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HOME > Classical Novels > For the Allinson Honor > CHAPTER XXII FRESH PLANS
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 Geraldine Frobisher, sitting by the hearth1 in her drawing-room, glanced compassionately2 at Andrew. He looked gaunt and very weary, and she noticed a significant slackness in his pose. There was no one else in the room; the lamps were lighted and a log fire diffused3 a pleasant glow and an aromatic4 odor.  
"You are quiet to-night," she said.
Andrew looked up with a deprecatory smile.
"I fear I'm disgracefully dull; but I don't seem able to think of anything except that it's very pleasant to be here again."
"You consider that a good excuse?"
"I can't judge; I felt that I needed one. In fact, I don't know what is the matter with me since I came down-river."
Geraldine had some idea; a glance at the man supplied an explanation.
"You are worn out, for one thing," she answered sympathetically.
He mused5 for a few moments, and the girl was not displeased6. From the first she had felt on curiously7 confidential8 terms with him. He was direct and sincere and, though by no means shallow, he seldom puzzled her.
"No," he said, "it's not altogether that. We had a rather bad time before the relief party arrived, but I felt up to my work—anxious, of course, but not troubled[Pg 223] by the slackness that has since got hold of me. All this, however, isn't of much consequence. I'm very grateful to you and your father for sending help—we were in a very tight place when it came. But I don't understand how you knew we needed it."
Geraldine looked down, to hide her confusion.
"I wonder why you associate me with my father?"
"I can't tell you clearly, but I feel that you had something to do with the matter. Indeed, it made the relief more welcome. But you haven't given me an explanation."
"Do you understand why you failed to find the food?"
"Yes," said Andrew grimly. "I've a suspicion that you know as much about it as I do, though it's hard to see how you came by the knowledge."
Geraldine looked up with a forced smile. He must not guess how she had led Mappin to betray himself.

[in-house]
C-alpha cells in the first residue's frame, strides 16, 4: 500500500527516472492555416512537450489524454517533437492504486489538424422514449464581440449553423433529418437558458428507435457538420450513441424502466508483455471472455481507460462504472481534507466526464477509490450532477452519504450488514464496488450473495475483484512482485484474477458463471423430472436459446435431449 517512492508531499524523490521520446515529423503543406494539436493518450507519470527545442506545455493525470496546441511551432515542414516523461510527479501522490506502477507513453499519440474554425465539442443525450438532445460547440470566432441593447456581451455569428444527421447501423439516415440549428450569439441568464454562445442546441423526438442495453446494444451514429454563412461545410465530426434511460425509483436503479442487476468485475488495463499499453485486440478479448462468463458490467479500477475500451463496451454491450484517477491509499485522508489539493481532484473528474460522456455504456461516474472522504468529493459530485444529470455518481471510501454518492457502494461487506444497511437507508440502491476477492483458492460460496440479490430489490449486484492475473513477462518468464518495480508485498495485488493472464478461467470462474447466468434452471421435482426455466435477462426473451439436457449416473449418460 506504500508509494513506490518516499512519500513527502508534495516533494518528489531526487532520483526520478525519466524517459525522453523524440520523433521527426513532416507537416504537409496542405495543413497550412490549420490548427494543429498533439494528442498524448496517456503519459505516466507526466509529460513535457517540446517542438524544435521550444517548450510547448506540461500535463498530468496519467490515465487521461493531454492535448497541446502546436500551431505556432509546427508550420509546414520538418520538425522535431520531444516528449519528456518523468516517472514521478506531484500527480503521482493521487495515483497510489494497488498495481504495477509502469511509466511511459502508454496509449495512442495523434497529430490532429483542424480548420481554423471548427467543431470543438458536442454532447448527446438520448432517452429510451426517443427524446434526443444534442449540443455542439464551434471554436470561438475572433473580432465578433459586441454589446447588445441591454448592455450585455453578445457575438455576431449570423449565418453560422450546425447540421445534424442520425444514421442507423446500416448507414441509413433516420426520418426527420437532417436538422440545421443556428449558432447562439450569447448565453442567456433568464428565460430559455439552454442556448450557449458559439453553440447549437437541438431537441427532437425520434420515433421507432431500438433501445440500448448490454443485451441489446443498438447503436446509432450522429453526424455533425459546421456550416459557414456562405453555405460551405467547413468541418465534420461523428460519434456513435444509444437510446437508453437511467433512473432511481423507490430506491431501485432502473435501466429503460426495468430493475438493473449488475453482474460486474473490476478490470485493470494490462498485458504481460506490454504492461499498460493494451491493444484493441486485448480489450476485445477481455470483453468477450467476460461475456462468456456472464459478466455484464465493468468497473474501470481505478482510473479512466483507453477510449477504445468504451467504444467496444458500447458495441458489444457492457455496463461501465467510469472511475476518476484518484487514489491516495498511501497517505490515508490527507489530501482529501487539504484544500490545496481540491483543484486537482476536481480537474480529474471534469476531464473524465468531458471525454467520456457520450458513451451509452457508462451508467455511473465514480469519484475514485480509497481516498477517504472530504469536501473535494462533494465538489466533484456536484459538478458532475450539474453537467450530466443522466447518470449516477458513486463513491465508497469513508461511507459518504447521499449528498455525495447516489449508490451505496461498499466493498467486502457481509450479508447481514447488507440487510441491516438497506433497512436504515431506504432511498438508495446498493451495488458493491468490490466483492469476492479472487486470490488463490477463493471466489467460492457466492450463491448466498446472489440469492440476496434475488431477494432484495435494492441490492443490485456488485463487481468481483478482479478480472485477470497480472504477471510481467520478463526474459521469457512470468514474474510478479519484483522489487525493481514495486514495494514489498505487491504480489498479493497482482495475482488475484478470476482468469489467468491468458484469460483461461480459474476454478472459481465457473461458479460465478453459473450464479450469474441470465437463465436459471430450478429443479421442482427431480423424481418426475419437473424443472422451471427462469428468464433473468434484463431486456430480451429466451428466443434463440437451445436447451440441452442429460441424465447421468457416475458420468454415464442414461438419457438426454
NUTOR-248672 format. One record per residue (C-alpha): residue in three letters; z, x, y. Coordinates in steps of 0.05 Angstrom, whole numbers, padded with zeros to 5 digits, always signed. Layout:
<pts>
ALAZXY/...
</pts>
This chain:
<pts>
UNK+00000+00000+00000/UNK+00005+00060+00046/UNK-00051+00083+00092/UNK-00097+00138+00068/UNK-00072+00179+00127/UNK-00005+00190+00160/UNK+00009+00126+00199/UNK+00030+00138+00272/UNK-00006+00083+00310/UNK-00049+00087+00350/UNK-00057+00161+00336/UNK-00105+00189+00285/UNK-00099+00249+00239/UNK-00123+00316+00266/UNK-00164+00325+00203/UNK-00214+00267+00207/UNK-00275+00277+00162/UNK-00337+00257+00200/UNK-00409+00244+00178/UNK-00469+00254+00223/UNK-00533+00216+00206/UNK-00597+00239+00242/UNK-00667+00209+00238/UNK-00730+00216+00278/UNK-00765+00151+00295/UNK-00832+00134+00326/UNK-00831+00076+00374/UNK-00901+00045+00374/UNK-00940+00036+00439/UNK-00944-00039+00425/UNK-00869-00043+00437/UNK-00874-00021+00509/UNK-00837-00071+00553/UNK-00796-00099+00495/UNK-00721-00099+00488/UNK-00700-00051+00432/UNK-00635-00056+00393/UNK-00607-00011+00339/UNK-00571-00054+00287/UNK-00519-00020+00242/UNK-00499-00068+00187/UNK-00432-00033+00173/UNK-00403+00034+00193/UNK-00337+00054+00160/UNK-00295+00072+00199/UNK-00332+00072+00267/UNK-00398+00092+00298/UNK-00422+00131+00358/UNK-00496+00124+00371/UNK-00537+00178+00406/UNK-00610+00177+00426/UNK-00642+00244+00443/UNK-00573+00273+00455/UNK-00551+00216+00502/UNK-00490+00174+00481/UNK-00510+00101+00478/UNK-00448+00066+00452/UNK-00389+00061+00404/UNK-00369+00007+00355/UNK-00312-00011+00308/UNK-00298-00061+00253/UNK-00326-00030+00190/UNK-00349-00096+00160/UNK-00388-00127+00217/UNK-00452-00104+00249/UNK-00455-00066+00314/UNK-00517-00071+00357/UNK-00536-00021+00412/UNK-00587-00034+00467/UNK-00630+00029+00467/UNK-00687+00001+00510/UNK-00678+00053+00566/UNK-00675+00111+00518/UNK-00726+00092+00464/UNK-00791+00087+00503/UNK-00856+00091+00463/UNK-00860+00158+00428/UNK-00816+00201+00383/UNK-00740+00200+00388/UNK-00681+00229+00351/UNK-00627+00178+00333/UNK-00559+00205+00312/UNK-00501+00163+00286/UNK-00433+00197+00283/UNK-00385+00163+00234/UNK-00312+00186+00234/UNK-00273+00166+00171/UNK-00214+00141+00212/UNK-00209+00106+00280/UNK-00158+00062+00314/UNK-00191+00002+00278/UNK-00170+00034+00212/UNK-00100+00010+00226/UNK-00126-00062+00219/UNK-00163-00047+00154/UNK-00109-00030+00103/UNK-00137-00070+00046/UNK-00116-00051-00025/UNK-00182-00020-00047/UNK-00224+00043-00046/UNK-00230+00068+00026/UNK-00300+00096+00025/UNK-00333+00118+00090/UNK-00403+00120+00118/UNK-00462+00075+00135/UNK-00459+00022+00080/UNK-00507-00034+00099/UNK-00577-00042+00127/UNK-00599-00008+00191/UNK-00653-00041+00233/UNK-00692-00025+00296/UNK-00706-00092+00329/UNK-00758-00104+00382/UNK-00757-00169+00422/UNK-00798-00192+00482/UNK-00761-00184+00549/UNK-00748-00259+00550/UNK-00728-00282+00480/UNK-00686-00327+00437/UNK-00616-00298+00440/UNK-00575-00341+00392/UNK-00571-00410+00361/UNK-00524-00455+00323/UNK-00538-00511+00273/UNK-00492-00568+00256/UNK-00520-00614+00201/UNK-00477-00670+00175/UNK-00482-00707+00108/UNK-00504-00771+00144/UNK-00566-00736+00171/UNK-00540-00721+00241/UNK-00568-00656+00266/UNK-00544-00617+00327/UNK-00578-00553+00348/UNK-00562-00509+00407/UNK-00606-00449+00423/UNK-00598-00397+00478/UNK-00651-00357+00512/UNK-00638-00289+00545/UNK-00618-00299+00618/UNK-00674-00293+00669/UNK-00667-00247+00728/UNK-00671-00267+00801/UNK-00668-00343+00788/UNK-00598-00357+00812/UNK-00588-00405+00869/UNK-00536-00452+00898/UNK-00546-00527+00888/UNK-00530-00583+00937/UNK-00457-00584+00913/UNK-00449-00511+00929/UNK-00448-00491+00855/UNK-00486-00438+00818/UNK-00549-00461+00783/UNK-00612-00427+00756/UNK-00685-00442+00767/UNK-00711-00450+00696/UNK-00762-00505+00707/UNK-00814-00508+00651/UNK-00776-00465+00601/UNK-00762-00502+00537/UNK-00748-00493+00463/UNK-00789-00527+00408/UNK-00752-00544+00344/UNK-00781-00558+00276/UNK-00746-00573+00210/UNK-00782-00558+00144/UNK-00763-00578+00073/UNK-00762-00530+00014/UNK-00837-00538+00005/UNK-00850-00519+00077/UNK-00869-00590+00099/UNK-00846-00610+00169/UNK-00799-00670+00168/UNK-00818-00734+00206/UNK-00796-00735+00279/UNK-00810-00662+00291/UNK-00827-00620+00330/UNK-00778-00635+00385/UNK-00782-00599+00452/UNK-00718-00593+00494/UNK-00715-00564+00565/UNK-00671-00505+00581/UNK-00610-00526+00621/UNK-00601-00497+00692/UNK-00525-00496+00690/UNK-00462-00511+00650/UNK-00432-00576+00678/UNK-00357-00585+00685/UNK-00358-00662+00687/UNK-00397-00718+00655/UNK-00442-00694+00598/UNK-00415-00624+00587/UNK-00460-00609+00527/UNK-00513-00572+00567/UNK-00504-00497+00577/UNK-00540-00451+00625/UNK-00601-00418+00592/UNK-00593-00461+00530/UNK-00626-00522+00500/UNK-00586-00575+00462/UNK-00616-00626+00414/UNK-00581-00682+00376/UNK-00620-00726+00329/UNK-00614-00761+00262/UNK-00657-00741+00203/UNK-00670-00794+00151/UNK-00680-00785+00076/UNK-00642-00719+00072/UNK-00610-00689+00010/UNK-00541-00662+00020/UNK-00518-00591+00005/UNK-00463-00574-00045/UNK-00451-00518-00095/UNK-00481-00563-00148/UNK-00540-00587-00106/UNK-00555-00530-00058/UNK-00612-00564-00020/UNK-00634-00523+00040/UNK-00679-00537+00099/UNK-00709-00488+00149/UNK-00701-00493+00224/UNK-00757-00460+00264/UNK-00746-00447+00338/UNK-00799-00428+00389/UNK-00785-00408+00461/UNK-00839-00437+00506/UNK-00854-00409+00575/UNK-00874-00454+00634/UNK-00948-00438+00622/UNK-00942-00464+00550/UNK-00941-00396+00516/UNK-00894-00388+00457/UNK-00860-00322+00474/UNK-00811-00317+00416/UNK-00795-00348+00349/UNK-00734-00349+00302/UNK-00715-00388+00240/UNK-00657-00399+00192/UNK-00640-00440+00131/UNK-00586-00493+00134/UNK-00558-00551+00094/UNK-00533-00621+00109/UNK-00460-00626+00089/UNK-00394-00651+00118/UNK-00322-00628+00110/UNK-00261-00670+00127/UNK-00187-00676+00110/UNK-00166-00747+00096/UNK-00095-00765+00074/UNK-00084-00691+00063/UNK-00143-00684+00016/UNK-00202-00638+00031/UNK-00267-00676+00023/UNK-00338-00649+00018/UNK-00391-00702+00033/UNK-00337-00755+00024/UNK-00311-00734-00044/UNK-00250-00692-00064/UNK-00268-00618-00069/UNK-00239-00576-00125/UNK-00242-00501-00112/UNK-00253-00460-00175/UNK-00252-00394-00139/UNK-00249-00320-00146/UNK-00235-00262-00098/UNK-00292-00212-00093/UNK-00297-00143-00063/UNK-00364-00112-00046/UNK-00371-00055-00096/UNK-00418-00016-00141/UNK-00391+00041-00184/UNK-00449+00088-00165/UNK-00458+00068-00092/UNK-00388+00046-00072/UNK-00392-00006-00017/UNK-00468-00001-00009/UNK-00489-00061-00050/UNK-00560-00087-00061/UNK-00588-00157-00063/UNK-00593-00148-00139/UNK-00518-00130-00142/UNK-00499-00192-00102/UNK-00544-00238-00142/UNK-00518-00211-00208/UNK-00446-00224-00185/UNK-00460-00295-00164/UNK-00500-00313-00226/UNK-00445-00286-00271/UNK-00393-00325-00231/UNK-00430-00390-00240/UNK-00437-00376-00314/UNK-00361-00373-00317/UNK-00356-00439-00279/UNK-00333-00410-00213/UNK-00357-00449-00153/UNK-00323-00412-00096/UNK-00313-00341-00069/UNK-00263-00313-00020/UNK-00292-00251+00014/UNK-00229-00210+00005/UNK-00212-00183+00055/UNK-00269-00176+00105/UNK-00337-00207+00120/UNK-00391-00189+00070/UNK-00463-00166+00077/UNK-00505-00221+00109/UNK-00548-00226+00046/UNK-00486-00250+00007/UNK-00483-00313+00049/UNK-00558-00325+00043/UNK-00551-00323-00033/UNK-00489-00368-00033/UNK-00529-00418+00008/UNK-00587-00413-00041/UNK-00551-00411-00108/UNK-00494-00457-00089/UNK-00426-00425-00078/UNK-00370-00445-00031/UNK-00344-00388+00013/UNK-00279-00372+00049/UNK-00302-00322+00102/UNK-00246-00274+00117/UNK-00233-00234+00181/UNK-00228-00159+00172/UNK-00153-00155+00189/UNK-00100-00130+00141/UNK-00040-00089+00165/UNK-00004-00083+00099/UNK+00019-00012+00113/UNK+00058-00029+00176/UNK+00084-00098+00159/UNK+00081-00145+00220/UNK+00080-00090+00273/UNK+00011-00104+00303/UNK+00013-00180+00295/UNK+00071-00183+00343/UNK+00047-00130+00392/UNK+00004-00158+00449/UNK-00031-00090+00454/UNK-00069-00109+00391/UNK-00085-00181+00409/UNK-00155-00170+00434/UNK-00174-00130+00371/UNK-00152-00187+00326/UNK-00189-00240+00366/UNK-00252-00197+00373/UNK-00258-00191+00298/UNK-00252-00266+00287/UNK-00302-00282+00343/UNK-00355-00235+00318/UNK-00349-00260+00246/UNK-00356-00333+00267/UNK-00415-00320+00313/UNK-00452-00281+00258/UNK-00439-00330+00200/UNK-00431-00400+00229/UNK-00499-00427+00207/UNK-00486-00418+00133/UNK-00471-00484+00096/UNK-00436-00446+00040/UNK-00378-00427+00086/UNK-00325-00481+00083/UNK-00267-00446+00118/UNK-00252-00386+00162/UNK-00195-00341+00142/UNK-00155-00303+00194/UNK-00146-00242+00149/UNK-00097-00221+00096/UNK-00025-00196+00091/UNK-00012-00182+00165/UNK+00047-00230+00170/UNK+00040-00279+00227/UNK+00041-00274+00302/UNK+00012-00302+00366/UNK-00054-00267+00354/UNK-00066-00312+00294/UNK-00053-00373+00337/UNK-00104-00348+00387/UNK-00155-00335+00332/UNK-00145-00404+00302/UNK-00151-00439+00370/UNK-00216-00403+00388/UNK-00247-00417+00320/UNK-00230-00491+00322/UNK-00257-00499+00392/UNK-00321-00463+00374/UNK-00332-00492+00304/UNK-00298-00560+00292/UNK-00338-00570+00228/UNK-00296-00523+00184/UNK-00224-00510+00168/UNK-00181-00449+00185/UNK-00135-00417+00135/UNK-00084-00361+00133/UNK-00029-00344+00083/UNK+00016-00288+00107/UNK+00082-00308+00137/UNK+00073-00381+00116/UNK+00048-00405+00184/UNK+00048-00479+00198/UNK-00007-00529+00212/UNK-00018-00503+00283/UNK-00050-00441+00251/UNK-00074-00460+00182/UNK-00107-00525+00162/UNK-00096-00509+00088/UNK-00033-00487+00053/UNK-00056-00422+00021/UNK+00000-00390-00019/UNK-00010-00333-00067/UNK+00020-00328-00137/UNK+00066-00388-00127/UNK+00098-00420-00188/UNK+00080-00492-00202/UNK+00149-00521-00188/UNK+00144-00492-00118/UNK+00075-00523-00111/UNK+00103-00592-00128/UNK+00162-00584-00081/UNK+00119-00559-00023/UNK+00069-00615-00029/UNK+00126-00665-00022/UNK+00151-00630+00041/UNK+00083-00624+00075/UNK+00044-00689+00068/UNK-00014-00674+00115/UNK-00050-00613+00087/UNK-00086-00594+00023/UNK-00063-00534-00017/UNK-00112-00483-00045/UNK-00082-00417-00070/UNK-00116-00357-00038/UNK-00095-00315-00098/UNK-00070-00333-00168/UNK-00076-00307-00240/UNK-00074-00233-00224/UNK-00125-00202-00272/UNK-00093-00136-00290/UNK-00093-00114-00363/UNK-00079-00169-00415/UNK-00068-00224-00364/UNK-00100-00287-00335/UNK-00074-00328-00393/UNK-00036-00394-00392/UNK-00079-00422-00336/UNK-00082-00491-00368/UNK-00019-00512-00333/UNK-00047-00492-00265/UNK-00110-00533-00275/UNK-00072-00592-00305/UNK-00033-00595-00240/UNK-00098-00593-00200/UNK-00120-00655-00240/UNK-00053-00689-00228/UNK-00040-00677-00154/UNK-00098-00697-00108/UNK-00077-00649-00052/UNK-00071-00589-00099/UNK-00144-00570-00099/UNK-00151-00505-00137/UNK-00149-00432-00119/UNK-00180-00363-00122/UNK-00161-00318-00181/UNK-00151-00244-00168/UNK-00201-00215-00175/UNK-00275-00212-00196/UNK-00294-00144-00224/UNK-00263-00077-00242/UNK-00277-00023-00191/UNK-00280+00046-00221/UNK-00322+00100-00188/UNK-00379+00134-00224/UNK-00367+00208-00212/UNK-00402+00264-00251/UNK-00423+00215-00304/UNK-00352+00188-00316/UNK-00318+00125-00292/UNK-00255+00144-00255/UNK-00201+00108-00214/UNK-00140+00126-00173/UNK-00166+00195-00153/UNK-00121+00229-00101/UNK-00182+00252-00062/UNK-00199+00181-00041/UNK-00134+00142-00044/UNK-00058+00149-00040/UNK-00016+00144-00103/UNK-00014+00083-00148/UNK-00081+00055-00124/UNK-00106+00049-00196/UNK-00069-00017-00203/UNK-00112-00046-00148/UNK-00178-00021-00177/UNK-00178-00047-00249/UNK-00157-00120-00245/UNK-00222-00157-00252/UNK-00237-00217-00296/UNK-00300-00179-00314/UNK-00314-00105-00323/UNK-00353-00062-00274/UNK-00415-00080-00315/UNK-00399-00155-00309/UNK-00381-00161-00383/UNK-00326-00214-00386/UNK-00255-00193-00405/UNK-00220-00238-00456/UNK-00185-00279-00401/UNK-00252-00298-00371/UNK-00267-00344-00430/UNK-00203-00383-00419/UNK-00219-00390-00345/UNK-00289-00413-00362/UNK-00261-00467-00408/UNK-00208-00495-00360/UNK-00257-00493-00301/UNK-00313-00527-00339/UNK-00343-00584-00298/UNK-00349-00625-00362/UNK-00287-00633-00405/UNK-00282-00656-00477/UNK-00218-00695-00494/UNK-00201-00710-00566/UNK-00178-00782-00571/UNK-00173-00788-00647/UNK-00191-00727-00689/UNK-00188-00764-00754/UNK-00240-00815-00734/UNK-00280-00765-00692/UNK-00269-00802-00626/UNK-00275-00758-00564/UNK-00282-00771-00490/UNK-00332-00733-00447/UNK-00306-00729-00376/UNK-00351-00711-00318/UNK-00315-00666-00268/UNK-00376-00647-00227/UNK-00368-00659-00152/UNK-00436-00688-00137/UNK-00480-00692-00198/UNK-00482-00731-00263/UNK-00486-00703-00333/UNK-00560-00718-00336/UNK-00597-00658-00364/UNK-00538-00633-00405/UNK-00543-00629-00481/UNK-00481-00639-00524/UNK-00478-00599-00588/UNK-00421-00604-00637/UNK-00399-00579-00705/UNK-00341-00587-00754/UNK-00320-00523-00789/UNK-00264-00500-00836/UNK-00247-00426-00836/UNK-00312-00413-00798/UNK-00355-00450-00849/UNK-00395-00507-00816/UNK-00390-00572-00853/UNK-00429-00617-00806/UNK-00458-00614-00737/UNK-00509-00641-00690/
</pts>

"It is rather astonishing, isn't it? The search gave you trouble, and you have some respect for your thinking powers."
"I've more respect for Carnally's; he found the clue. But he was on the spot."
"And I was handicapped by being at home? Do you know I sometimes think I'm not altogether stupid?"
"You're exceptionally clever," said Andrew warmly. "You have a gift for seizing on the truth and sticking to it. I think it's because the truth is in you that you recognize it. That's different from smartness."
She checked him with a gesture of mocking rebuke10.
"You should have learned that I don't expect you to pay me labored11 compliments."
"It wasn't labored; I believe it was a flash of insight," Andrew declared. He glanced at her face and laughed, looking baffled.
[Pg 224]There was silence for the next few moments. Geraldine knew what the man thought of her, but she approved of the respectful diffidence he generally displayed. Now that he was safe, she preferred that they remain on a purely12 friendly footing for a time; he was hers, but she shrank with a fluttering timidity from an open surrender. It was not difficult to repulse13 him gently when he grew too bold. Nevertheless his wan14 and downcast appearance roused a deep and tender pity. She longed to hear his troubles and comfort him.
"You suddenly changed the subject we began," she said. "Were you not going to tell me why you feel depressed15?"
"Something of the kind," replied Andrew. "It didn't seem a very happy topic."
"That was a mistake," declared Geraldine reproachfully. "You shouldn't have doubted my interest, and it lightens one's troubles to confide9 in a friend."
Andrew, in his dejected mood, felt a longing16 for sympathy and encouragement.
"Well," he said, "failure is hard to bear, and I've a strong suspicion that I've undertaken more than I'm able to carry out. So far, I've made a deplorable mess of things. We reached the neighborhood of the lode17 with no time to search the ground, and, for all the results we got, we might as well have stayed at home."
"But it's something to have proved that the lode exists."
"I'm not sure it's worth proving. The value of the ore is the most important point, because a mine could not be worked up there unless it was very rich. Then there's a risk of Graham's being lamed18 for life. Mappin has beaten us badly at the beginning of the fight."
[Pg 225]"It's only a small reverse. You would not use the means he employed. They were infamous19!"
"The trouble is that other opponents I shall have to meet may use similar methods, and unless I do the same, I'll be further handicapped. As it happens, I'm carrying weight enough already."
Geraldine looked thoughtful.
"In a way, you're right. I've learned something about the situation."